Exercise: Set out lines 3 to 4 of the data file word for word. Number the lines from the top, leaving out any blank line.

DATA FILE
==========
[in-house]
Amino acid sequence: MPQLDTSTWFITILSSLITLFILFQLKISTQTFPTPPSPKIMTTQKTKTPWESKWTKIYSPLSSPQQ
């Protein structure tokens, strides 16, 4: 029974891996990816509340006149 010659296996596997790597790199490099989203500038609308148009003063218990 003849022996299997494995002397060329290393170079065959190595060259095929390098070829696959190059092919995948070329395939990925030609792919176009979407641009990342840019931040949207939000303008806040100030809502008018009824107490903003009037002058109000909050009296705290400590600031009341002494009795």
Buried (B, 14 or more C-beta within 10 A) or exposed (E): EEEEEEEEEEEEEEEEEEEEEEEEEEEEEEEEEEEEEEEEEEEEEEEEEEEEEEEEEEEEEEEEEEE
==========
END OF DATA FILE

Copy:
């Protein structure tokens, strides 16, 4: 029974891996990816509340006149 010659296996596997790597790199490099989203500038609308148009003063218990 003849022996299997494995002397060329290393170079065959190595060259095929390098070829696959190059092919995948070329395939990925030609792919176009979407641009990342840019931040949207939000303008806040100030809502008018009824107490903003009037002058109000909050009296705290400590600031009341002494009795």
Buried (B, 14 or more C-beta within 10 A) or exposed (E): EEEEEEEEEEEEEEEEEEEEEEEEEEEEEEEEEEEEEEEEEEEEEEEEEEEEEEEEEEEEEEEEEEE